Fiber Light Loss: What Causes it & How to Fix it?


As one of the most effective approaches today for reliable and long-distance communications, fiber optic cable has attracted network designers’ notice while they take on cabling installation and upgrade projects. Undoubtedly, compared with copper, fiber optic cable delivers more bandwidth, and allows for more reliable data transmission over longer distance, say 10km distance is possible in GbE applications when used in combination with 1000BASE-LX SFP transceivers (EX-SFP-1GE-LX). To put it simply, fiber is able to carry more information with greater fidelity since finer is immune to many environmental factors that affect copper wire. However, there are many aspects that may influence the performance of fiber, such as light loss, a key issue. And such fiber light loss seems to be a top priority for network designers to consider while handling fiber optic cable. This article mainly discusses problems that cause loss and methods to fix it.

Before talking about fiber light loss, it’s imperative to have the basic knowledge about light loss.

What Is Light Loss?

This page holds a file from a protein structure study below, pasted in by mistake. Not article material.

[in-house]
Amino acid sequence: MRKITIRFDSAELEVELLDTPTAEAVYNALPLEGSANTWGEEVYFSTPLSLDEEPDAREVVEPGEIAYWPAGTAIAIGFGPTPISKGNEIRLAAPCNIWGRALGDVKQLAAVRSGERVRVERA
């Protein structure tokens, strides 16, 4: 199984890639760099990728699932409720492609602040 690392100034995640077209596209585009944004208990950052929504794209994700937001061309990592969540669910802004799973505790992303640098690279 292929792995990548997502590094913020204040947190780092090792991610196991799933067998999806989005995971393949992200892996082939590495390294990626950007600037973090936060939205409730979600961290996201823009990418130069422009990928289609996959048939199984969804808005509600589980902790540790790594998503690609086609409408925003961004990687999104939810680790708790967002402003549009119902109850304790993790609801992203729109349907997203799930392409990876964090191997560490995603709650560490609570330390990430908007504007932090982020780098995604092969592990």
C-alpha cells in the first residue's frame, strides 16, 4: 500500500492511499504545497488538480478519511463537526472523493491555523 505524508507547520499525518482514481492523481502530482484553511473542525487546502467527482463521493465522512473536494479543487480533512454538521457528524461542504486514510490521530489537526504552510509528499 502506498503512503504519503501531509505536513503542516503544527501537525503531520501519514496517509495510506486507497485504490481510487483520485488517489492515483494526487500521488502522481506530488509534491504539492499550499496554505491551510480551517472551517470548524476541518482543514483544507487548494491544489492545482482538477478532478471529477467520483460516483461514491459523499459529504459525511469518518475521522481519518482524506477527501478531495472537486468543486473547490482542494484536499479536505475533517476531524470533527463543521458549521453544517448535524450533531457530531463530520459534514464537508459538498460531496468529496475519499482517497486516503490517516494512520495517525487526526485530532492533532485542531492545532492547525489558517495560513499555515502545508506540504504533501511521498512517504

Fiber optic signal is made of light, and when fiber optic cable carries these pulses of light between transmitters and receivers, signal loss occurs during transmission. In order to ensure the smooth data transmission, the light must arrive at the far end of the cable with enough power to be measured. Light loss between the ends of a fiber link results from multiple sources, such as the attenuation of the fiber itself, fusion splices, macro bends, and loss through adapter couplings where end-faces meet. Among these important sources that can bring a network down, dirty and damaged end-faces are the most underestimated threat. Dirty end-faces are a leading cause of fiber link failure for both installers and private network owners. Contaminated end-faces are likely to cause fault in fiber links. It’s easy to prevent, but there continues to be a lack of appreciation for this crucial issue and lots of misinformation about proper techniques.